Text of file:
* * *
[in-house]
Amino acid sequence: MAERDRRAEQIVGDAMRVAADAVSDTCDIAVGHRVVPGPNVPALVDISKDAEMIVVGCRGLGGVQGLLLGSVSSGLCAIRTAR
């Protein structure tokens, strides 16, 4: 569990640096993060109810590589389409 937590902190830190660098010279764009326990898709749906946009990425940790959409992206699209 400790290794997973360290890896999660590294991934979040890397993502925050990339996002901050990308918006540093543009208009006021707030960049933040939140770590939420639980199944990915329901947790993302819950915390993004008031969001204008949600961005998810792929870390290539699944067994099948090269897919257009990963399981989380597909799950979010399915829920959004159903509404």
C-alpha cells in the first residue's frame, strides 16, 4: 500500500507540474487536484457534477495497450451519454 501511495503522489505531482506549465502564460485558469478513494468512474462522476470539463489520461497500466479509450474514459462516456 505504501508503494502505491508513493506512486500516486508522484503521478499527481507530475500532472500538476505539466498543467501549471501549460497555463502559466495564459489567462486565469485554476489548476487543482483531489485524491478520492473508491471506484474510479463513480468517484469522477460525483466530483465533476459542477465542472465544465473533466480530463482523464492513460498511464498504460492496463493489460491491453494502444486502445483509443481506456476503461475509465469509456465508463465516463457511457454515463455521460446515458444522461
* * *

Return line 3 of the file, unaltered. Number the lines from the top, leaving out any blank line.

């Protein structure tokens, strides 16, 4: 569990640096993060109810590589389409 937590902190830190660098010279764009326990898709749906946009990425940790959409992206699209 400790290794997973360290890896999660590294991934979040890397993502925050990339996002901050990308918006540093543009208009006021707030960049933040939140770590939420639980199944990915329901947790993302819950915390993004008031969001204008949600961005998810792929870390290539699944067994099948090269897919257009990963399981989380597909799950979010399915829920959004159903509404």